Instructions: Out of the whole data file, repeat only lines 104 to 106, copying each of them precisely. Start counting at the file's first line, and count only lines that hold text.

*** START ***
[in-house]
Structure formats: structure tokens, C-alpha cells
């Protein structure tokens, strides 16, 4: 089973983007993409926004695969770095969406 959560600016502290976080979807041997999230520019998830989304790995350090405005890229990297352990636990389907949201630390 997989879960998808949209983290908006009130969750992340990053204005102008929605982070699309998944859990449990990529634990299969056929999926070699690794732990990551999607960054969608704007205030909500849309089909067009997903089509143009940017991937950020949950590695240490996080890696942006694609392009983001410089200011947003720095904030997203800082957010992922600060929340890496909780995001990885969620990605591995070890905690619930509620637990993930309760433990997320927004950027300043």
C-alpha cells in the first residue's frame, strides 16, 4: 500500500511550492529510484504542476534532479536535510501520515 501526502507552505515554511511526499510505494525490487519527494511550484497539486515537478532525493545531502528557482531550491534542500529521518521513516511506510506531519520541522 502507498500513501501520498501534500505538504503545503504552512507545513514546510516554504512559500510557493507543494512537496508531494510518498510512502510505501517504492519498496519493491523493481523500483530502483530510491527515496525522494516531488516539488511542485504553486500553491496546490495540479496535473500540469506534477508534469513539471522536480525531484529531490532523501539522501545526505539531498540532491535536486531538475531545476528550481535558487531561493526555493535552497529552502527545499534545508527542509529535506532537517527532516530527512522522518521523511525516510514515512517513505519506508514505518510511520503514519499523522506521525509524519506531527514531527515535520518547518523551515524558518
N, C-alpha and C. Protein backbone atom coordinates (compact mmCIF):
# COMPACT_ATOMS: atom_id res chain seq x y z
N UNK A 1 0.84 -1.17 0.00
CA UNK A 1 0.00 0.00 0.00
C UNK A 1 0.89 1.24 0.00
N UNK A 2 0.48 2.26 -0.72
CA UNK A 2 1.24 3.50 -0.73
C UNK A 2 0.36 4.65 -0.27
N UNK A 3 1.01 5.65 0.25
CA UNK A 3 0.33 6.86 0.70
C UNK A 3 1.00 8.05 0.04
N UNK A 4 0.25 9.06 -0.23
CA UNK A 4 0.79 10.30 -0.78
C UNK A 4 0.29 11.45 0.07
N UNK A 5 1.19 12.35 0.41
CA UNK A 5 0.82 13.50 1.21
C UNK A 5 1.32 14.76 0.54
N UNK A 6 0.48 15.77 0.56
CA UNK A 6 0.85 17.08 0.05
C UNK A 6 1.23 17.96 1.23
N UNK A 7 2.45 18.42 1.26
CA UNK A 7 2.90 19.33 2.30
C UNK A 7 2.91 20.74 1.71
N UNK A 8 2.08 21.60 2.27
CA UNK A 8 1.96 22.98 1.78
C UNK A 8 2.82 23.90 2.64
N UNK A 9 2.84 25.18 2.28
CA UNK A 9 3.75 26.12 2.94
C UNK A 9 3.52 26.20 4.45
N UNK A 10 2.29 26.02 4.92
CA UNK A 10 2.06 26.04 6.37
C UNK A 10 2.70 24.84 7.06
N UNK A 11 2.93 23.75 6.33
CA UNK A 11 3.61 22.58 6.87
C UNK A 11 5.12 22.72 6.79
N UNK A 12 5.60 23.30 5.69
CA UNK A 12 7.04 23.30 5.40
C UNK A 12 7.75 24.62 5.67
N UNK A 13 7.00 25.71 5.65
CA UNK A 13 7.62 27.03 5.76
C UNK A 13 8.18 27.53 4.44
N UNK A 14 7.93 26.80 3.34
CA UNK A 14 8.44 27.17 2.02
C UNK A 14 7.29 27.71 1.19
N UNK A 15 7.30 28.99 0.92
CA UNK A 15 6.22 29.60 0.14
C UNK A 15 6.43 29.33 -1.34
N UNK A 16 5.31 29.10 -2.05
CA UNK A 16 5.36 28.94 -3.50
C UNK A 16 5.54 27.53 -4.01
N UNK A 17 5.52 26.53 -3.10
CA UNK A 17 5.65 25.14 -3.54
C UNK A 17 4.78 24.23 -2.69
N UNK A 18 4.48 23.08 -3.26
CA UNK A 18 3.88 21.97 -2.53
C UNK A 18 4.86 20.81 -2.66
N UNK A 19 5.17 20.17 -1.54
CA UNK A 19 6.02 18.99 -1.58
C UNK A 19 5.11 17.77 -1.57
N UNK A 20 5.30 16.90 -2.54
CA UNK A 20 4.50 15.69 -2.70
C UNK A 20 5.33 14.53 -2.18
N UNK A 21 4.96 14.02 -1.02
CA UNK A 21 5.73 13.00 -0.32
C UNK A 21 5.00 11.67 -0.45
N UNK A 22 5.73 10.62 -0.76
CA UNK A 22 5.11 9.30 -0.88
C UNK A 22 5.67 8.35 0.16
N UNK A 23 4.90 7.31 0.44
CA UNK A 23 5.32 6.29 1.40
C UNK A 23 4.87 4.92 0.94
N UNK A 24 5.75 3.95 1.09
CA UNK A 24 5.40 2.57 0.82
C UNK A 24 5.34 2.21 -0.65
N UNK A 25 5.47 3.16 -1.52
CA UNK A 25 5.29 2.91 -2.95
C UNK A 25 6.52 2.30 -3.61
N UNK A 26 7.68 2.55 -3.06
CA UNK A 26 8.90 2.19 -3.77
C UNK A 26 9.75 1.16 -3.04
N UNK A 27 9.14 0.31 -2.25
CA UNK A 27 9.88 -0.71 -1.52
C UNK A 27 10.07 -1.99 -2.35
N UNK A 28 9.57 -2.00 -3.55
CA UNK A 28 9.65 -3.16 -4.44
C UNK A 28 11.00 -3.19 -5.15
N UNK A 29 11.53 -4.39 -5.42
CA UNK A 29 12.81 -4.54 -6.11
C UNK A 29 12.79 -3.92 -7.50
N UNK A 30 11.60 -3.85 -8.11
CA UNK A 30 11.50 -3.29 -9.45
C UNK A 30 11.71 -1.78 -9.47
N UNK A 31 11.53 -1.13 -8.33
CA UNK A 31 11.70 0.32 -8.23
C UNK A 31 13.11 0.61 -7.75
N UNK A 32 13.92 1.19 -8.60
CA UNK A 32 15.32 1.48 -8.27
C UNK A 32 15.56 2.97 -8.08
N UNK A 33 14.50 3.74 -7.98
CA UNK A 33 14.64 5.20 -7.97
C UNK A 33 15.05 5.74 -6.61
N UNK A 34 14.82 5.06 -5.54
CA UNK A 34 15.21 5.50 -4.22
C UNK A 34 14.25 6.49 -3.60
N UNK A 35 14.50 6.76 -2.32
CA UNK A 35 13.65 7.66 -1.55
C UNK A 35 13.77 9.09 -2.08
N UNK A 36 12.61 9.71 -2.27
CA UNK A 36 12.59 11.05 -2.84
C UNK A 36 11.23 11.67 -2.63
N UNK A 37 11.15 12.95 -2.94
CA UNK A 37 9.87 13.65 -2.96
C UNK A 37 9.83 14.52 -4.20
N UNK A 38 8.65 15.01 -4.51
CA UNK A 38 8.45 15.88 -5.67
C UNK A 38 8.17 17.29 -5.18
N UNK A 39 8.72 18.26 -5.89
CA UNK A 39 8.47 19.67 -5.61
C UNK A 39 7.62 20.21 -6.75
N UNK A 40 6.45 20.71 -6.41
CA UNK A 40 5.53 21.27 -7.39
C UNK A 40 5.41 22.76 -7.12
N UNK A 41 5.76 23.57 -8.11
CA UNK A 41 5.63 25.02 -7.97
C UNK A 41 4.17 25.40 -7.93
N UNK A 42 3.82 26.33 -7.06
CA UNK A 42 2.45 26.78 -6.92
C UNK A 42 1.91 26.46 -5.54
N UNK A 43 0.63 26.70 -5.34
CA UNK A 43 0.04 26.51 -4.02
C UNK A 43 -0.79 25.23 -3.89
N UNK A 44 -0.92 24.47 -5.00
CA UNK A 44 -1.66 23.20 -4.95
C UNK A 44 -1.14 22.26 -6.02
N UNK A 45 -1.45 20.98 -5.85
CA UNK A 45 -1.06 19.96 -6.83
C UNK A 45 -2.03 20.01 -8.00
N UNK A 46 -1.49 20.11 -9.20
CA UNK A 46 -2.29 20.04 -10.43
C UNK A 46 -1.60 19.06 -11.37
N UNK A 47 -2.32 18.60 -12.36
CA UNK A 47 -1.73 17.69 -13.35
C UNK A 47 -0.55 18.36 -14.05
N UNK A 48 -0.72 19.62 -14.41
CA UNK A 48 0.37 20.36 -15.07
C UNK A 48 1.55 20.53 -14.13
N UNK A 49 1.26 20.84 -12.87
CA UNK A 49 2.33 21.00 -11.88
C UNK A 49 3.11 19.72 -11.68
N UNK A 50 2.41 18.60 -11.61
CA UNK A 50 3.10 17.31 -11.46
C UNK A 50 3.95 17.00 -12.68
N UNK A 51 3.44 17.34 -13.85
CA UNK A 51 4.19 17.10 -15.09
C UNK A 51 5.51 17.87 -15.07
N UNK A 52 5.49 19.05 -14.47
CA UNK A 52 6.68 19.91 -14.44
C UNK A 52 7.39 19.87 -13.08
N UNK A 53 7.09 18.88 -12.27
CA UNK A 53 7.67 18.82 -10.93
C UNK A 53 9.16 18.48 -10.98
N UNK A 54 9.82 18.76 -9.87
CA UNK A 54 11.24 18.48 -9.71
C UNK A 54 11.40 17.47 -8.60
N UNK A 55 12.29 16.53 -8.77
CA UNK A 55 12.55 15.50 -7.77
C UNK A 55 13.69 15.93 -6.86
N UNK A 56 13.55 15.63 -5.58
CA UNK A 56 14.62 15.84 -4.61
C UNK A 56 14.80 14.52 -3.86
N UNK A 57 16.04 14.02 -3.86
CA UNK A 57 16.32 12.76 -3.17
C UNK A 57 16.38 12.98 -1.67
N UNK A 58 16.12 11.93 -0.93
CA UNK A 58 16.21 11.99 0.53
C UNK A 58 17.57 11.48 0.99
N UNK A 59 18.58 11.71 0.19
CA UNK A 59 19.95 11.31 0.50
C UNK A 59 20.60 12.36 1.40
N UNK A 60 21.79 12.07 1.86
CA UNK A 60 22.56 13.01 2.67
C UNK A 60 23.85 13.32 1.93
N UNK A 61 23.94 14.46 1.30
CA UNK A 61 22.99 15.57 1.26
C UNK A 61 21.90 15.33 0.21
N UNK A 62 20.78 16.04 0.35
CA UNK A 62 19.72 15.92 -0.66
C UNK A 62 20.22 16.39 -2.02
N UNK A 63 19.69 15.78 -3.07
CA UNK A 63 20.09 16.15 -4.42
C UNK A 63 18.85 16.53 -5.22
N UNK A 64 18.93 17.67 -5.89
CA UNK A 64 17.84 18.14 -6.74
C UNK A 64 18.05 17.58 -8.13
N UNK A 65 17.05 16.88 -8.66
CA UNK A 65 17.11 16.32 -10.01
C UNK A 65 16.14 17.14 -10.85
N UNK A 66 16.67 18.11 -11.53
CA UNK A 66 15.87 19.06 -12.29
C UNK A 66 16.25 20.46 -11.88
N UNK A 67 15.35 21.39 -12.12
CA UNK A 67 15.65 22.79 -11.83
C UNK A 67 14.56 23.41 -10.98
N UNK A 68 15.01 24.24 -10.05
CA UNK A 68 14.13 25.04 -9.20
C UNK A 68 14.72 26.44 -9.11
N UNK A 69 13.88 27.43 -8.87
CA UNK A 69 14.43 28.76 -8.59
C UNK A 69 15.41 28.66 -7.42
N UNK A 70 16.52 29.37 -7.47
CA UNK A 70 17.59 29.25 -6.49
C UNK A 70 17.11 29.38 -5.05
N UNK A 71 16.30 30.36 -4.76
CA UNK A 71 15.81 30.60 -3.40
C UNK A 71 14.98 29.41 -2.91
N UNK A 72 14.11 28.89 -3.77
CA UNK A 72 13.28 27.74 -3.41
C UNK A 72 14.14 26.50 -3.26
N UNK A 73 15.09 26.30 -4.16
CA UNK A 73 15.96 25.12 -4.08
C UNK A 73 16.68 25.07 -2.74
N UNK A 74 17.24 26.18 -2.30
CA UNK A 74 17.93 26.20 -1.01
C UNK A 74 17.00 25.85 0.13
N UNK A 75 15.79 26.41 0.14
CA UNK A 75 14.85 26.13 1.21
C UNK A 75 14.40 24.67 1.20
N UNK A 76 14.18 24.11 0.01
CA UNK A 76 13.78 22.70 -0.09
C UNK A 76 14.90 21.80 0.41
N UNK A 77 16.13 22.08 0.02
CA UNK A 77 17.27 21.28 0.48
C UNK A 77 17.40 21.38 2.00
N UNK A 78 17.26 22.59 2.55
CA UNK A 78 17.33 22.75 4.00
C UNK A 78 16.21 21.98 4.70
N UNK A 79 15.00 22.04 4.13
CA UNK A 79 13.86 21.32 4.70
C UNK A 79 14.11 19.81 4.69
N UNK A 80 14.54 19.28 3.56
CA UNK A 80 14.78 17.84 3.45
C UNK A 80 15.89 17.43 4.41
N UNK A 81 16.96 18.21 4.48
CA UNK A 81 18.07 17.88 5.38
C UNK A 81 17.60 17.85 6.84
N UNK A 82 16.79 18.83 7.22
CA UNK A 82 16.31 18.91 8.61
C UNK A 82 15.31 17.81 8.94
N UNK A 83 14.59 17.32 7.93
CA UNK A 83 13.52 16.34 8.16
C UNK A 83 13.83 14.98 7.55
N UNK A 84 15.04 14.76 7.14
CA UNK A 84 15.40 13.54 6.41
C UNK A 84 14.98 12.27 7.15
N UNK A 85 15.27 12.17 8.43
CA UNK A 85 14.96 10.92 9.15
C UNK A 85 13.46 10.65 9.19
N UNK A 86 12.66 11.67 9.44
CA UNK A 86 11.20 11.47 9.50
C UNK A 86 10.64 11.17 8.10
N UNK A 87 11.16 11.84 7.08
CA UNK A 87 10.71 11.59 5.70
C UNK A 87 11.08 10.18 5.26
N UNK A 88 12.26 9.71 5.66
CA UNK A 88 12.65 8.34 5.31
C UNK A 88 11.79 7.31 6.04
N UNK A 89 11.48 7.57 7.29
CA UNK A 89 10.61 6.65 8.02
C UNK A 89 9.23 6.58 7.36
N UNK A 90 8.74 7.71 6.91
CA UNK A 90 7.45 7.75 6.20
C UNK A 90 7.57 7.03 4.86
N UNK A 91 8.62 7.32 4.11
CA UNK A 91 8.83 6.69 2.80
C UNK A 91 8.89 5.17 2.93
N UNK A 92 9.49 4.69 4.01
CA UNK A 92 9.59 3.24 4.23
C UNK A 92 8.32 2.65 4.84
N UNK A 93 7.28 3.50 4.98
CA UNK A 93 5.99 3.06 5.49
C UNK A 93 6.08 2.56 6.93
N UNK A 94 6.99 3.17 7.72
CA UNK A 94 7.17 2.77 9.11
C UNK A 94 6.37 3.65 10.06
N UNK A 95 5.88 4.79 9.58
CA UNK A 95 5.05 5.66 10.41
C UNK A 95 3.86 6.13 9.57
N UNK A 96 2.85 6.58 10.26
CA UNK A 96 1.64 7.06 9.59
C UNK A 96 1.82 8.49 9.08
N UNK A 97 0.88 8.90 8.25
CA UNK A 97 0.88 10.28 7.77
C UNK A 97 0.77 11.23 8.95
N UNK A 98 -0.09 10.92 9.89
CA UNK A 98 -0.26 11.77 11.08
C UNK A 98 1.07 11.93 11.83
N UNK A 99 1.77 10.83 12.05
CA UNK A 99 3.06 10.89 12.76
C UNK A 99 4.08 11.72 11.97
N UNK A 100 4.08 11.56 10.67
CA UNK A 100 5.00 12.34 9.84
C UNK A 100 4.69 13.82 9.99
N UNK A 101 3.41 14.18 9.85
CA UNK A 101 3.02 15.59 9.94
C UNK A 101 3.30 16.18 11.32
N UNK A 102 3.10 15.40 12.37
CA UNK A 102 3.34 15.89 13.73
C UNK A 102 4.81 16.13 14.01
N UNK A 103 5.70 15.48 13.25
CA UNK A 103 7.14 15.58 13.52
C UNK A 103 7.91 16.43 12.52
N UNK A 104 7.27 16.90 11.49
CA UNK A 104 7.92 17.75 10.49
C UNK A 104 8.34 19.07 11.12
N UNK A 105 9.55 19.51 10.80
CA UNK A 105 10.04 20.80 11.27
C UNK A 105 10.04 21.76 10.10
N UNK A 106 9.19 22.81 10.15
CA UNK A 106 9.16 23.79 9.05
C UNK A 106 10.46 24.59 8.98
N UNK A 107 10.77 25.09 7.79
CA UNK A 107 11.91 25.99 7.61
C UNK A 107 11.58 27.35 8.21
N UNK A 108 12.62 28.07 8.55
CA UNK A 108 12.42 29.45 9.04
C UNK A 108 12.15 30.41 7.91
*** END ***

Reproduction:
CA UNK A 33 14.64 5.20 -7.97
C UNK A 33 15.05 5.74 -6.61
N UNK A 34 14.82 5.06 -5.54